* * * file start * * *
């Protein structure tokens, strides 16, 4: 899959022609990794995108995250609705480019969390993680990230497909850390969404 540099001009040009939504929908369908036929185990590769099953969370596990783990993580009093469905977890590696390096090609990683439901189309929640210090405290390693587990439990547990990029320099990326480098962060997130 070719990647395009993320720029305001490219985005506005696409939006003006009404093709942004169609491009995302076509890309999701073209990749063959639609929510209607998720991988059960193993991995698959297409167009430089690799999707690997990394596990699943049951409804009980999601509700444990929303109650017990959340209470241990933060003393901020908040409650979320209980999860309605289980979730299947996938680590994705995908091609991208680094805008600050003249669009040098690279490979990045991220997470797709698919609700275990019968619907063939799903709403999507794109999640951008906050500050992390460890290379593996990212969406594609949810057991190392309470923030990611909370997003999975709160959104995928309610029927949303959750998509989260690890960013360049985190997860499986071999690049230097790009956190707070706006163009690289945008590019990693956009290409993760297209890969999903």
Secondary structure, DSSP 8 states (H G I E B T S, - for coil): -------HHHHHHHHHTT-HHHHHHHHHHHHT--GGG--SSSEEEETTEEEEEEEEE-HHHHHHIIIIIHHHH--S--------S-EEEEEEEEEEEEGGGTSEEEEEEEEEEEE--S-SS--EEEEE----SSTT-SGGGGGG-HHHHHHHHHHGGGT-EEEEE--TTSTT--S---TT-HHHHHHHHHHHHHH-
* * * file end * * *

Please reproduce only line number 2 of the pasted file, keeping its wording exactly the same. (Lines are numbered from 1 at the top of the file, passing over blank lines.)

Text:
Secondary structure, DSSP 8 states (H G I E B T S, - for coil): -------HHHHHHHHHTT-HHHHHHHHHHHHT--GGG--SSSEEEETTEEEEEEEEE-HHHHHHIIIIIHHHH--S--------S-EEEEEEEEEEEEGGGTSEEEEEEEEEEEE--S-SS--EEEEE----SSTT-SGGGGGG-HHHHHHHHHHGGGT-EEEEE--TTSTT--S---TT-HHHHHHHHHHHHHH-